Wednesday, October 31, 2007

What is sustainable about this transport policy?

The sustainability of transport in the UK comes down to one thing - can we all maintain or improve our quality of life and tackle climate change in the way we move from A to B (or, indeed, decide not to).

The Government has just laid out its ideas on this in Towards a Sustainable Transport System: Supporting Economic Growth in a Low Carbon World. This is a consultation document that will lead to a new Transport White Paper in a year's time.

It is a brave document in that it dares to question whether new major infrastructure projects are a good idea, but still pledges support for airport expansion in southeast England.

It also wants to speed up motorways and rail links between London, Birmingham and Manchester.

Its attempt to be "sustainable" rests partly on a pledge to ensure that "every extra tonne of carbon from aviation growth above 2005 levels would need to be matched by a tonne saved somewhere else - a saving over and above existing targets".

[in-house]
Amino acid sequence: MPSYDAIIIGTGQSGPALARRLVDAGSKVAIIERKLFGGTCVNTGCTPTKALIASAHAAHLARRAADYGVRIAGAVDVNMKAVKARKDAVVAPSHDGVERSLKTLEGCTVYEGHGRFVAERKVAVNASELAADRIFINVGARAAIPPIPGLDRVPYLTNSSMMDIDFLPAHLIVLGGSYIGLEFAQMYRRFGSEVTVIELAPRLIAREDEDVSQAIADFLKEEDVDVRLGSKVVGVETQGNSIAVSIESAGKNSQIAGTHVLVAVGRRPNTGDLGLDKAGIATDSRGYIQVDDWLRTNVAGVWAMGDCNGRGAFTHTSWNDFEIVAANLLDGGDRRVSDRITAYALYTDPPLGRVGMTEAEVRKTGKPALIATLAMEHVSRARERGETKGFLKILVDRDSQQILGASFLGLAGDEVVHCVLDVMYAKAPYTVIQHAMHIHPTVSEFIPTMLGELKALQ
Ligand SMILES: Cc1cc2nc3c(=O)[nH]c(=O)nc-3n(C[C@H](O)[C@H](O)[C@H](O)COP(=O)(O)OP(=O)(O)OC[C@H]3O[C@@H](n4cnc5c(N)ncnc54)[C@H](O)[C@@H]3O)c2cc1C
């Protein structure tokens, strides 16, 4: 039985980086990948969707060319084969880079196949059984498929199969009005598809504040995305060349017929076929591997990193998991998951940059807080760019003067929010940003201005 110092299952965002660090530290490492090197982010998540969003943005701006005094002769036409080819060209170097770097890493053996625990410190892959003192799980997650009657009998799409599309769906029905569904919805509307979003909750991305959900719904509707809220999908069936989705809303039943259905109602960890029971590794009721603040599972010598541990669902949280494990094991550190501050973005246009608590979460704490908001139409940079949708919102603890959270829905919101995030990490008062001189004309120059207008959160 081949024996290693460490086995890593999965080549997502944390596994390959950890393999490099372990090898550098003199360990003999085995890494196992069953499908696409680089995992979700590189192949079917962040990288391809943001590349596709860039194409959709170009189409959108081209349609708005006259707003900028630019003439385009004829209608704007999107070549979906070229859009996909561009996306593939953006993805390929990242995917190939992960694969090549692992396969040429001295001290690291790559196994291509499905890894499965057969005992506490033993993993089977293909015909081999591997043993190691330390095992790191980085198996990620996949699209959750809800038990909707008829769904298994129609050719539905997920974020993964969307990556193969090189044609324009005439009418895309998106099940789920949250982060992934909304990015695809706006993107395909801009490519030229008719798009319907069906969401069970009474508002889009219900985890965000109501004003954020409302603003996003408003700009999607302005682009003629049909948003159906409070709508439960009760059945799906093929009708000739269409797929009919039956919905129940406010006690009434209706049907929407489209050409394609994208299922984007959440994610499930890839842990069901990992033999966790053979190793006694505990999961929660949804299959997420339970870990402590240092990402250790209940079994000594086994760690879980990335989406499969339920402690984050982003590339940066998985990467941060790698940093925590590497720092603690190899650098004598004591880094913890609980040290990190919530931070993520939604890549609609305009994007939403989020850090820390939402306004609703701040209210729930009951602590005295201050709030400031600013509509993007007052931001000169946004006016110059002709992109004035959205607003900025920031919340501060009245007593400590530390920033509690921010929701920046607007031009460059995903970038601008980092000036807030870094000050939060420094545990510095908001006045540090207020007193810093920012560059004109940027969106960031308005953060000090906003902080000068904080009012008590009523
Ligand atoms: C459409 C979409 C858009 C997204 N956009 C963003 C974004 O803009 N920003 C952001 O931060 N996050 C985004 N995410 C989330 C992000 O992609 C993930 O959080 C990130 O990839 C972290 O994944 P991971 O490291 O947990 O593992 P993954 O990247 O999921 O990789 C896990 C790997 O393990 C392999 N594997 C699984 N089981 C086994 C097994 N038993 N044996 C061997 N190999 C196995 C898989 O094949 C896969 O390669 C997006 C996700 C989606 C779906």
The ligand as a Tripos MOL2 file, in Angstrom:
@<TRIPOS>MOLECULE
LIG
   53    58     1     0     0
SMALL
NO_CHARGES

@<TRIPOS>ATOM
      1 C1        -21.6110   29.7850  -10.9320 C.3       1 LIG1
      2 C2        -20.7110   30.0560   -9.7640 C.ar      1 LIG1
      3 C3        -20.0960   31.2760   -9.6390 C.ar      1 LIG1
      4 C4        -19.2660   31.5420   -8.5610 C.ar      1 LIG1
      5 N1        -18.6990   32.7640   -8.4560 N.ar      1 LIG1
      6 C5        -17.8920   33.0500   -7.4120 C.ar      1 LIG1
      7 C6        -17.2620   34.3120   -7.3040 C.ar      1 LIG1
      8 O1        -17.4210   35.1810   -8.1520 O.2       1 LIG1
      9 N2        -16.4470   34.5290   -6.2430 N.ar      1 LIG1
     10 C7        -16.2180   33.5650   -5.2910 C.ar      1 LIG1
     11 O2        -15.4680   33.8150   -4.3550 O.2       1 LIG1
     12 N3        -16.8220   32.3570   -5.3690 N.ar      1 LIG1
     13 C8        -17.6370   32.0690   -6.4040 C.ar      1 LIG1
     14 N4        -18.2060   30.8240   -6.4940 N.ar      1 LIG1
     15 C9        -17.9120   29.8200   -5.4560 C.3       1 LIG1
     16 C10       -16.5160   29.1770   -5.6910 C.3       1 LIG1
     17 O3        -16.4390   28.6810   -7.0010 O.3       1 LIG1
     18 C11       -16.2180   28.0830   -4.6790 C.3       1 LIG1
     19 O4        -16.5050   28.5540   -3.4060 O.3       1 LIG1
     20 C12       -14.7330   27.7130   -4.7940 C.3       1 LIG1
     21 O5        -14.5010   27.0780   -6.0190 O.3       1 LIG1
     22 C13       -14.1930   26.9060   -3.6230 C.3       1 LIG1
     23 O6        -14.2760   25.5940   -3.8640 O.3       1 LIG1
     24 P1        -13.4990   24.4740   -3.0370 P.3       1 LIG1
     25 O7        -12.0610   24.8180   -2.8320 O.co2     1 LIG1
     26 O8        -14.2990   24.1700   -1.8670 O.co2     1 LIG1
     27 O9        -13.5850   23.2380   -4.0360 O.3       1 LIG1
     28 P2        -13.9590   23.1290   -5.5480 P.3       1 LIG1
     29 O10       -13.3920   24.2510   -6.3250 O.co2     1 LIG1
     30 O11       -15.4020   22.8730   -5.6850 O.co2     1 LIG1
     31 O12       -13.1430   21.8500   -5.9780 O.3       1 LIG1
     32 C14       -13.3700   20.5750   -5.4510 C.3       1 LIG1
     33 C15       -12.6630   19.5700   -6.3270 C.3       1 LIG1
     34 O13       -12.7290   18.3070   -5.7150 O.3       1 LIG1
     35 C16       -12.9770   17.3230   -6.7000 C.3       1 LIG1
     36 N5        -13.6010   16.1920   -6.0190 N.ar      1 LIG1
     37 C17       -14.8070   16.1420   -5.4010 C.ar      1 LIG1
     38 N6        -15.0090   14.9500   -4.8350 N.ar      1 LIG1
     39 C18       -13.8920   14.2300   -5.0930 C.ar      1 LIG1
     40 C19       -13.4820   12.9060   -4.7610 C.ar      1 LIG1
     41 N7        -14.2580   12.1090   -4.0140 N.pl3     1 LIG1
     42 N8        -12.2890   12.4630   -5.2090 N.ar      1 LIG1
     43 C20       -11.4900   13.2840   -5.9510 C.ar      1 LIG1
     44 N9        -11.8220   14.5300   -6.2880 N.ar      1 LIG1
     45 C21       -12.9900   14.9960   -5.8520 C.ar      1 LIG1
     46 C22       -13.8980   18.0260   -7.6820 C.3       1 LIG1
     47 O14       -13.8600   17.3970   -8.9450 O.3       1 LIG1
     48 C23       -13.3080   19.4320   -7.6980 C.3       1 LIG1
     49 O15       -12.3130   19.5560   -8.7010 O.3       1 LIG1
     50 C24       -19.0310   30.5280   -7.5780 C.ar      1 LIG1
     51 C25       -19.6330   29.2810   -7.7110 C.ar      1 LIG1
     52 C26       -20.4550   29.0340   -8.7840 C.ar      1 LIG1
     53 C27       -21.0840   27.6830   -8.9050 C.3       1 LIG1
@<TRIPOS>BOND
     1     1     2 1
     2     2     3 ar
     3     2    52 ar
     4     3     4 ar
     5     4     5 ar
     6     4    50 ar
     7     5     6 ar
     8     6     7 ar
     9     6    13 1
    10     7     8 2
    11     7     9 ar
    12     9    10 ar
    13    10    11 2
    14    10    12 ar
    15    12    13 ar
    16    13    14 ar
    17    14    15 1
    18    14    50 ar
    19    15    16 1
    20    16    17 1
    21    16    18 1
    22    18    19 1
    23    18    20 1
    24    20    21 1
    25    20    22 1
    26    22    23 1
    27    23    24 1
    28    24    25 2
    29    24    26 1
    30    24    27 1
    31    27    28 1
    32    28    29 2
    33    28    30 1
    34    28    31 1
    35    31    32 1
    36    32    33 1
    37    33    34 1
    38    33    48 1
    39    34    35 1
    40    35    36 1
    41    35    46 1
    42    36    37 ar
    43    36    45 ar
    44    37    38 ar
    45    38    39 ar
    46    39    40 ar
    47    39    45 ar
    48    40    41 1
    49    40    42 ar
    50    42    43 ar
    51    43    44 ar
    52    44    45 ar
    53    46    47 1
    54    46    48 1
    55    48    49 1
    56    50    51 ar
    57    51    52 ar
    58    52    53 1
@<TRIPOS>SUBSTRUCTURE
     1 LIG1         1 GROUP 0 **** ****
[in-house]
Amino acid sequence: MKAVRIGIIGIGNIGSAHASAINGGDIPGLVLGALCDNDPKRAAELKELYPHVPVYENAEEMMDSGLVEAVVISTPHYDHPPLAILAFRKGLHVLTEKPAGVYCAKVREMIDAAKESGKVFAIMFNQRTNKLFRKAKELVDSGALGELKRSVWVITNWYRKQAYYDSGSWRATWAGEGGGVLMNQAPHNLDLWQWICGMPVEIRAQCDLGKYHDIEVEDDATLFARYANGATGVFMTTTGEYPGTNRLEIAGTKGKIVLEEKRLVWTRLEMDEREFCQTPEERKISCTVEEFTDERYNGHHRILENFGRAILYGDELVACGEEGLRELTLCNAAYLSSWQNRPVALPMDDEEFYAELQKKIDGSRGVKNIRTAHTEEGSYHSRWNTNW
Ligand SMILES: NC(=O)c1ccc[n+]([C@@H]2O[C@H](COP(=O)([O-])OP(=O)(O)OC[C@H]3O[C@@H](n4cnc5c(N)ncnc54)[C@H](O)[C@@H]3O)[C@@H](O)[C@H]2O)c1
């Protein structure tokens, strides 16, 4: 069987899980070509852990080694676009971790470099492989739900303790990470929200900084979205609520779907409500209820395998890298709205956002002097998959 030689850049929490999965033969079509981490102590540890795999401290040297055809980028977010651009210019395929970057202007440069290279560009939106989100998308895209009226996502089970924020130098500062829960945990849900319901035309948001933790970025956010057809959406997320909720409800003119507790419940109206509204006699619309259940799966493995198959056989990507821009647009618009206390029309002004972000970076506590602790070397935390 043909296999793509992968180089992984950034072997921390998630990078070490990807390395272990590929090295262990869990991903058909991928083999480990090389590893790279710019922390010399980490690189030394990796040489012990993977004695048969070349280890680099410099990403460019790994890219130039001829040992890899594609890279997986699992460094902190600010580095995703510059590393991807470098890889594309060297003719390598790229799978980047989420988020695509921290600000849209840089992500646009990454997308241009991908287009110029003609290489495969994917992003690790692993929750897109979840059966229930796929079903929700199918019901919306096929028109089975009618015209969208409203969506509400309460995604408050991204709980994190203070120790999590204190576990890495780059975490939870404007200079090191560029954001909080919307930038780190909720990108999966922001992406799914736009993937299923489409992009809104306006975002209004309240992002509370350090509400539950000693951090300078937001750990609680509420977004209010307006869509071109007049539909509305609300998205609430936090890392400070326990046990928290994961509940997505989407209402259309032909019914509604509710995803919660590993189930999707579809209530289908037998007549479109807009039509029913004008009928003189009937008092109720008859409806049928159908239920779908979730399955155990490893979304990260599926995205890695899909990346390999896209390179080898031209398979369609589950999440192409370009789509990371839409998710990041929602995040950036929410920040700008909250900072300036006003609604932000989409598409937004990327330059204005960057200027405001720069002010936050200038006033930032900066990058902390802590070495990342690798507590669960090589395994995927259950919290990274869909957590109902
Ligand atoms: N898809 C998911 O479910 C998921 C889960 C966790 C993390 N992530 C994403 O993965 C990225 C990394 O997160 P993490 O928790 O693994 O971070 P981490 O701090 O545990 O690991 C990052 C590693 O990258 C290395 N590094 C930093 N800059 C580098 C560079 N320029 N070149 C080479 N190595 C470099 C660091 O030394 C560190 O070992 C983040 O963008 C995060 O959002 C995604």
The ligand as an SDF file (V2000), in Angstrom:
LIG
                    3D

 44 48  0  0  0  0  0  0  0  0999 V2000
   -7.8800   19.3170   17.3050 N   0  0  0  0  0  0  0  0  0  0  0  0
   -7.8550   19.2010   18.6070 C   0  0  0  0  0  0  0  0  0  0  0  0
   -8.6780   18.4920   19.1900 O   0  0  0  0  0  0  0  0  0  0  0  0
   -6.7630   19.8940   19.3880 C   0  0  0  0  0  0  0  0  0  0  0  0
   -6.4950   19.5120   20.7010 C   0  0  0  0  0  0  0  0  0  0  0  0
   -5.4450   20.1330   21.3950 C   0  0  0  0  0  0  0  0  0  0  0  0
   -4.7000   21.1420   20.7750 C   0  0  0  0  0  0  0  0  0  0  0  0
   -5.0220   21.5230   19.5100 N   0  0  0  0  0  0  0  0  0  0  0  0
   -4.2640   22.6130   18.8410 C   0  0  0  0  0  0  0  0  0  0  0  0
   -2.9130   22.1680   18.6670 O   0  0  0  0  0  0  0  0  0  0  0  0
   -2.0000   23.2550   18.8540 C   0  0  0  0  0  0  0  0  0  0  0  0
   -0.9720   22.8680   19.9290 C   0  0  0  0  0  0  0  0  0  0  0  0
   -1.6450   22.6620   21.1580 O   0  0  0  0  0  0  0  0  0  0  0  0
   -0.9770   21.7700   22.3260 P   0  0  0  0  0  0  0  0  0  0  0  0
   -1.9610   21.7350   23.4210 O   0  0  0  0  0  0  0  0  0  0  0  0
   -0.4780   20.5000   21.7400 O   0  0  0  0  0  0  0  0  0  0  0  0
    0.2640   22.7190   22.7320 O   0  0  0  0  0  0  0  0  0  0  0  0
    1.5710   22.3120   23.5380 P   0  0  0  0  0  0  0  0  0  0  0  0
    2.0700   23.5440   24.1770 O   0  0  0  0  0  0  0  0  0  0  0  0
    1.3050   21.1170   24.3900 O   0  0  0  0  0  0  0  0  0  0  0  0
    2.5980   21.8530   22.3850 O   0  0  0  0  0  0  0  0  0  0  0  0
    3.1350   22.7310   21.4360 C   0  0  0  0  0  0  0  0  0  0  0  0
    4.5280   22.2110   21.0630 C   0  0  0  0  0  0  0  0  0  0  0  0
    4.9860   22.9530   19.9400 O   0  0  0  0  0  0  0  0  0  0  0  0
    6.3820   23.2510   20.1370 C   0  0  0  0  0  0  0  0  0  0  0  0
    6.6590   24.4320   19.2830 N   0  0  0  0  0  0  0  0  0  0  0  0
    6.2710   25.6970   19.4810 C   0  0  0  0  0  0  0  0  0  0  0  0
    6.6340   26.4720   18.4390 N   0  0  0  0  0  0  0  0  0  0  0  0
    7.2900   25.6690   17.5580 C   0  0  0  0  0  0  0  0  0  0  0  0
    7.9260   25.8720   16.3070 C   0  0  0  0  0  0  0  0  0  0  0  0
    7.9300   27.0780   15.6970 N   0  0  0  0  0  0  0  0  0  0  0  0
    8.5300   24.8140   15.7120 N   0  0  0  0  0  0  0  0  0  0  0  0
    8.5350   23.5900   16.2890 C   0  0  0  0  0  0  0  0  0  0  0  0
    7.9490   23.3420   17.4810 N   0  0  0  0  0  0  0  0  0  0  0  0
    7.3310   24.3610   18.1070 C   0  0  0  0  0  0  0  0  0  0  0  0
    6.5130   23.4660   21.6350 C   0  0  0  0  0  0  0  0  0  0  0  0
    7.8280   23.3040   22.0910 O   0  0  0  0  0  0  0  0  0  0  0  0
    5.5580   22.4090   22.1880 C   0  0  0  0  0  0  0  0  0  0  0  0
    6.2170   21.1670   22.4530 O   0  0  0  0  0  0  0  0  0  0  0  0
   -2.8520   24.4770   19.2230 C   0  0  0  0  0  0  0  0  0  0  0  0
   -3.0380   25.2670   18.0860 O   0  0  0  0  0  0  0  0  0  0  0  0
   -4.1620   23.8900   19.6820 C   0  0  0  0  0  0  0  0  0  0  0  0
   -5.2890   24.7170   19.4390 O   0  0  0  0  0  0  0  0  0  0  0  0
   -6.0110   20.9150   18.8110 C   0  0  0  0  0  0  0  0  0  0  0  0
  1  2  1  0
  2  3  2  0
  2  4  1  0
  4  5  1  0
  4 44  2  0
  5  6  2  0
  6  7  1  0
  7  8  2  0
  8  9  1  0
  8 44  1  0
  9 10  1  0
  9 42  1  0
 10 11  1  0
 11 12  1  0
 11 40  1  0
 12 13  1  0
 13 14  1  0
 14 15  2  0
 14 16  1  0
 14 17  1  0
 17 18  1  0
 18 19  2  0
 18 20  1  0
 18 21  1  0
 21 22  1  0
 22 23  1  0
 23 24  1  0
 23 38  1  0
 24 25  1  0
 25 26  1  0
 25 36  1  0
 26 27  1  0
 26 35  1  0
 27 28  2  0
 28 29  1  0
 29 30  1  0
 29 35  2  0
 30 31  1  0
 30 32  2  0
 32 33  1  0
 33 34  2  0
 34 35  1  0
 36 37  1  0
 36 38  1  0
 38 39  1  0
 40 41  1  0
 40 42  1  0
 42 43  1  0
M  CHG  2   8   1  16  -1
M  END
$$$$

This is code for emissions trading, and means we can carry on as usual, while investing in renewable energy in developing countries, but this does nothing to reduce the overall level of GHG entering the atmosphere.

We are back with Catch-23.

Basically economic growth and sustainability are incompatible. It's like trying to get cats and mice to get on with each other.

So in short, the Low Carbon Kid says there's not much sustainable about such a transport policy.

He will write another time about how saving money by energy efficiency doesn't result in saving nearly as much energy as you'd thnk because the money saved is usually spent on other things that also use energy.

Catch-23 again.

Meanwhle, the logic from all of this leads to the conclusion that only one thing will reduce our overall energy use: personal carbon trading with a yearly reduced overall cap.

This will be because there will no possible way to use more energy. No choice. Nada.

Like the spoilt child, we should be banned from playing with our dangerous toys, and learn to do more with less.

It's the only way.

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